• Remember, differentiation is just finding the gradient of a curve!!!
1. $\ddx{}(a) = 0$
2. $\ddx{}ax=a$
3. $\ddx{}ax^n =(a\cdot n)x^{n-1}$
4. $\ddx{}(A+B)=\ddx{}(A)+\ddx{}(B)$
5. $\ddx{}(A-B)=\ddx{}(A)-\ddx{}(B)$
6. $(AB)\prime = A\prime B+B\prime A$
7. $\ddx{}\frac{A}{B}=\frac{A\prime B - B\prime A}{B^2}$
8. $\ddx{}((f(x))^n )= n(f\prime (x))^{n-1}$
9. $\ddx{y}=\frac{dy}{du}\cdot\ddx{u}$
10. $\ddx{}af(x)=a(f\prime (x))$
$$\ddx{} \Leftarrow\Rightarrow$$ differentiate with respect to $x$ $$\ddx{y} \Leftarrow\Rightarrow\ddx{}(y)\Leftarrow\Rightarrow y\prime\Leftarrow\Rightarrow$$ differentiate $y$ with respect to $x$

## Graphing Derivatives

$$f(x)$$ $$\ddx{}(f(x))$$
Turning Points/Standing Points $$x$$-Intercepts
Points of Inflection Turning Points
Horizontal Points of Inflection Turning points ON THE X-AXIS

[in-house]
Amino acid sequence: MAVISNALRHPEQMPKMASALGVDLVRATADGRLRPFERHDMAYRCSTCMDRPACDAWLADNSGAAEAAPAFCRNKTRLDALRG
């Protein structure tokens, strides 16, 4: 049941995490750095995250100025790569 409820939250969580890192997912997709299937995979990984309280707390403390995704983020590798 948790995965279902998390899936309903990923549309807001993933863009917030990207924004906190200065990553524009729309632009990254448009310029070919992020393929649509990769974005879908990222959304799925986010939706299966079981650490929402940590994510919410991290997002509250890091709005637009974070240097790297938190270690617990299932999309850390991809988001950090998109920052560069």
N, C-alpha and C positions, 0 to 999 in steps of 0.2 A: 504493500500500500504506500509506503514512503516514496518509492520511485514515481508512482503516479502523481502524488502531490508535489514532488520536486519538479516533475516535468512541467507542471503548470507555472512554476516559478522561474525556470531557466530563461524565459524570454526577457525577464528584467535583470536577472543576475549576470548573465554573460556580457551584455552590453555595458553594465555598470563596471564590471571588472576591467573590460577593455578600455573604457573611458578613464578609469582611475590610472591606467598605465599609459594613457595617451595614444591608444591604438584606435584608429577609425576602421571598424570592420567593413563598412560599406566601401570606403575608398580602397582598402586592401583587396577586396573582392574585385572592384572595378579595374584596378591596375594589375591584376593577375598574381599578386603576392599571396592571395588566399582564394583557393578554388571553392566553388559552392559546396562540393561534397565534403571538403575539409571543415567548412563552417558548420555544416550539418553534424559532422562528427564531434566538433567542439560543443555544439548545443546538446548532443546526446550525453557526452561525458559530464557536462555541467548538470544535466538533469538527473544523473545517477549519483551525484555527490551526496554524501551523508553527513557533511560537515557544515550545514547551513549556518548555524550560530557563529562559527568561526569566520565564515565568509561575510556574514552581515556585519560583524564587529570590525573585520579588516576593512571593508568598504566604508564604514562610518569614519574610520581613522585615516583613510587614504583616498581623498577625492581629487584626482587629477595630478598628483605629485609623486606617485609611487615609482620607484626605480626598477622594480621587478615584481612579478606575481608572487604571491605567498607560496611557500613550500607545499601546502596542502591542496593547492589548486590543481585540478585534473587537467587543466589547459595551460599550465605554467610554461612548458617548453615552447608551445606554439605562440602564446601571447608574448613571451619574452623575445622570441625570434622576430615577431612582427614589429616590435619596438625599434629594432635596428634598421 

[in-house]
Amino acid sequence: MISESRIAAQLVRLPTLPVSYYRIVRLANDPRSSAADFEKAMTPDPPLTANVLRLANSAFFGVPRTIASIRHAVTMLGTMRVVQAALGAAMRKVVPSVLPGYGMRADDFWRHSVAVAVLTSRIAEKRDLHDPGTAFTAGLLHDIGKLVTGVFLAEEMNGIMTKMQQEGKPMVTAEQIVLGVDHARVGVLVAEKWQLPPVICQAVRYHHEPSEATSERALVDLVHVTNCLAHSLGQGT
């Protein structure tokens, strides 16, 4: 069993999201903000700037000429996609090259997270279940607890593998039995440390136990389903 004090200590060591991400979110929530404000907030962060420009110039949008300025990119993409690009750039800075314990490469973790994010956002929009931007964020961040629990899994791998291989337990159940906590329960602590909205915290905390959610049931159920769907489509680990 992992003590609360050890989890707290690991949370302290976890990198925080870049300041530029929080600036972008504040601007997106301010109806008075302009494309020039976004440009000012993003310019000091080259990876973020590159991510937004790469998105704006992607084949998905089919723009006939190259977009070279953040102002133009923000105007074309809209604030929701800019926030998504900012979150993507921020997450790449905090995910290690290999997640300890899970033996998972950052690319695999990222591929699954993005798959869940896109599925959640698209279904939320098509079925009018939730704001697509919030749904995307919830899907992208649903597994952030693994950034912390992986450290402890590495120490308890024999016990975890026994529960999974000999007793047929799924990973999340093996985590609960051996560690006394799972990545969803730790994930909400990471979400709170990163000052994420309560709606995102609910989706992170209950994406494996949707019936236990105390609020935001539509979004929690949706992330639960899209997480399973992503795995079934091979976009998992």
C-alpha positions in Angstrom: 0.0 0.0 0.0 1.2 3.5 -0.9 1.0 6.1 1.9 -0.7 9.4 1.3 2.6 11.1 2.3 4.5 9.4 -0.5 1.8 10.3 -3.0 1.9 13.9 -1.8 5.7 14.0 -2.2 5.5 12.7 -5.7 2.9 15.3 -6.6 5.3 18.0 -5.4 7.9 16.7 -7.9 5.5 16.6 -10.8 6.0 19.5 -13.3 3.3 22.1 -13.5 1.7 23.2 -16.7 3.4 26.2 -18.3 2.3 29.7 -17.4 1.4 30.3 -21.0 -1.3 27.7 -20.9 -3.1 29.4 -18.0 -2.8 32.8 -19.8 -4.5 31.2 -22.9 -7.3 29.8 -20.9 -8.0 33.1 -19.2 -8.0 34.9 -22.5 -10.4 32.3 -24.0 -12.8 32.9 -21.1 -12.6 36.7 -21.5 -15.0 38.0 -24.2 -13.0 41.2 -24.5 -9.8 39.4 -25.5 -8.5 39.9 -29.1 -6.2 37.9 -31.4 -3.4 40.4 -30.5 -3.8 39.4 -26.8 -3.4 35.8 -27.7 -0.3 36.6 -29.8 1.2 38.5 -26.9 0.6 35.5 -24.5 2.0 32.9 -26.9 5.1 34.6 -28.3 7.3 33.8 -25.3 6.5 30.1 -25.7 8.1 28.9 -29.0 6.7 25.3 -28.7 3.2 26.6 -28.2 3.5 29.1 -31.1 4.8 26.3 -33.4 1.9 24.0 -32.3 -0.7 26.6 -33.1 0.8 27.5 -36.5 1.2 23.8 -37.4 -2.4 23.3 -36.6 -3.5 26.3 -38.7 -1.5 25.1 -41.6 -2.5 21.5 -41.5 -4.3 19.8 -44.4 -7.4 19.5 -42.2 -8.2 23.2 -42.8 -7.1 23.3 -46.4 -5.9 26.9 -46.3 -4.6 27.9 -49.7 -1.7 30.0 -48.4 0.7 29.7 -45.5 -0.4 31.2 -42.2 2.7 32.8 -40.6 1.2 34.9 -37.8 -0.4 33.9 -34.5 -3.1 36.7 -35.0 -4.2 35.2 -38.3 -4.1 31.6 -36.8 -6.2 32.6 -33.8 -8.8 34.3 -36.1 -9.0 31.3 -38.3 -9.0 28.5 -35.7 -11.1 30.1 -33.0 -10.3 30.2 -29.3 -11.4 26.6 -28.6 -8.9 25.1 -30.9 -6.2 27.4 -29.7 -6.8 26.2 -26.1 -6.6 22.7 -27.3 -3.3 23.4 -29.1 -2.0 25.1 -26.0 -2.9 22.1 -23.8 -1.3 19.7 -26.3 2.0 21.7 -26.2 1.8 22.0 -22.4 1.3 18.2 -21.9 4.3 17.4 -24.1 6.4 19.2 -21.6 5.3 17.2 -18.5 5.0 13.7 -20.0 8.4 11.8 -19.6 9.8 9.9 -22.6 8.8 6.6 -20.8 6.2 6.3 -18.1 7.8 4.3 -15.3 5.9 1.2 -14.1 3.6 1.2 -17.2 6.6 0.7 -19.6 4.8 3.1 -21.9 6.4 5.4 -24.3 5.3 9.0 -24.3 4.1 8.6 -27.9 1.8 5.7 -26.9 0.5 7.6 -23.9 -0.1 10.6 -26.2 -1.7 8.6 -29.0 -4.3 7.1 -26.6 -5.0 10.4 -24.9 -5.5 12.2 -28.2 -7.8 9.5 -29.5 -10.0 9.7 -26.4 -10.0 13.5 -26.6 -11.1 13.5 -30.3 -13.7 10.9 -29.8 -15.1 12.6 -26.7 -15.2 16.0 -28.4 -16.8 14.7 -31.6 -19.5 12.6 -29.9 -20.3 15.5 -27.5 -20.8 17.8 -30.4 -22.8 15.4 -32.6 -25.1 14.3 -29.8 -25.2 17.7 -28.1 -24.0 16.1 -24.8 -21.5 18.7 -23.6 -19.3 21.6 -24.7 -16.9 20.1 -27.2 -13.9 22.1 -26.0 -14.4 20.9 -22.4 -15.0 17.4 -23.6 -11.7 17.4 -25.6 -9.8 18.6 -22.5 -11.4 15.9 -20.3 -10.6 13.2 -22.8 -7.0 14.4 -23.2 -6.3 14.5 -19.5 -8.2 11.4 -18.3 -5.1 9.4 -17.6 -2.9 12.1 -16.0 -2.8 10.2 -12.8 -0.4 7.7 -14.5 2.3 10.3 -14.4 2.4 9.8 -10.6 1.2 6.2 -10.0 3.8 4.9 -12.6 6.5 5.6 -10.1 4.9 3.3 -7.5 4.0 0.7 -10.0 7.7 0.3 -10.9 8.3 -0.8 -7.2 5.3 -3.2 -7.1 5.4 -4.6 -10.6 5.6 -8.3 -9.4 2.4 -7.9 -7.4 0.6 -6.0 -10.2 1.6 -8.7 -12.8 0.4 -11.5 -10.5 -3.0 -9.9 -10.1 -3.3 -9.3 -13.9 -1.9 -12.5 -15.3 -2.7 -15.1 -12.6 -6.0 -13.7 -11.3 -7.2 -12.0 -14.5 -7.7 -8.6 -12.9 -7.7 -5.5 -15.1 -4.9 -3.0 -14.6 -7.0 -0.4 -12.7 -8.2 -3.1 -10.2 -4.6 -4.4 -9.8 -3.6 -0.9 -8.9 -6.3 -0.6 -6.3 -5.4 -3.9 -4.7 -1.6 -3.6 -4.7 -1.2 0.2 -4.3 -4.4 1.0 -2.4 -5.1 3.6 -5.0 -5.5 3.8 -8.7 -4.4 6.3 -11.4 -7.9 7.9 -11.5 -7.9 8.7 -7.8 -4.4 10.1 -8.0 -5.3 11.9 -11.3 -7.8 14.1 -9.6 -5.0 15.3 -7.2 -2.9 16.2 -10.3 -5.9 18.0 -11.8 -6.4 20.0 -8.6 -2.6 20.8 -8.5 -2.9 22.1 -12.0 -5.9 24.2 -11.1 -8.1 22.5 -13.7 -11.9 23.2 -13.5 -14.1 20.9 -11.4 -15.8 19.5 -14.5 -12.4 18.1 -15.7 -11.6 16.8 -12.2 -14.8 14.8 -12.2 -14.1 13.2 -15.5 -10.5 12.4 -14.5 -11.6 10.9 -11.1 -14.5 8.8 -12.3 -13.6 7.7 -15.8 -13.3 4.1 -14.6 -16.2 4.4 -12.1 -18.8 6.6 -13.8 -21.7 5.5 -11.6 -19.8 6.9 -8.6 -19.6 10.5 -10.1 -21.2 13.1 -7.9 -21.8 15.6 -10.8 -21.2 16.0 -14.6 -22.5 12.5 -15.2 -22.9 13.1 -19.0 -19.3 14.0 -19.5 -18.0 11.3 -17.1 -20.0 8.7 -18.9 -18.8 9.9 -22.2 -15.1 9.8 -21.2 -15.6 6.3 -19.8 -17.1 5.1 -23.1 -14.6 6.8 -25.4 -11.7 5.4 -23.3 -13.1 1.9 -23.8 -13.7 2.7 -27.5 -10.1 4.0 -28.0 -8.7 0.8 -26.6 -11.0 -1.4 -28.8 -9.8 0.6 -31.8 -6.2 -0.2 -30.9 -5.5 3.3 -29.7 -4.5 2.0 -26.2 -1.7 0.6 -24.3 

## Chain Rule

• The chain rule is used when one function is acting on another (e.g. $$f(g(x))$$), and you need to find the derivative of the whole thing

$$\color{lightblue}{f(g(x))\prime=f\prime(g(x))g\cdot\prime(x)}$$

### Steps

$$\color{lightgreen}{\text{Example question: find }f\prime(x)\text{ where }f(x)=(3x^2 +5)^{10}}$$

1. Bring the exponent to the front (Parentheses stay the same)

$$10(3x^2 +5)^{10}$$

1. Subtract 1 from exponent

$$10(3x^2 +5)^{9}$$

1. Multiply by derivative of inside

$$10(3x^2 +5)^{9}\cdot (6x)$$

1. Solve and answer the question

$$\therefore f\prime(x)=60x\left(3x^2+5\right)^9$$

## Product Rule (UWU Rule)

• The product rule is used to find the product of two differentials when given the original multipliers, for example:

$$\color{lightgreen}{\text{Find }f\prime(x)\text{ where }f(x)=(2x+5)(4x^2 +5)}$$

• The product rule is as follows:

$$\color{red}{\text{If }f(x)=u(x)\cdot v(x)\text{, then }f\prime(x)=u(x)\prime v(x)+v(x)\prime u(x)}$$

### Steps

1. Find $$u\prime(x)$$ and $$v\prime (x)$$

$$u\prime (x)=2$$ $$v\prime (x)=8x$$

1. Find $$u\prime v$$ and $$v\prime u$$

$$u\prime v = 2\cdot (4x^2 +5) =8x^2 +10$$

$$v\prime u = 8x\cdot (2x+5) = 16x^2 + 40x$$

1. Solve and answer the question

$$f\prime(x)=8x^2 +10+16x^2 + 40x$$

$$\therefore f\prime(x)=24x^2 +40x+10$$

## Quotient Rule

• The Quotient rule is used to find the quotient of two differentials when given the divisor and dividend, for example: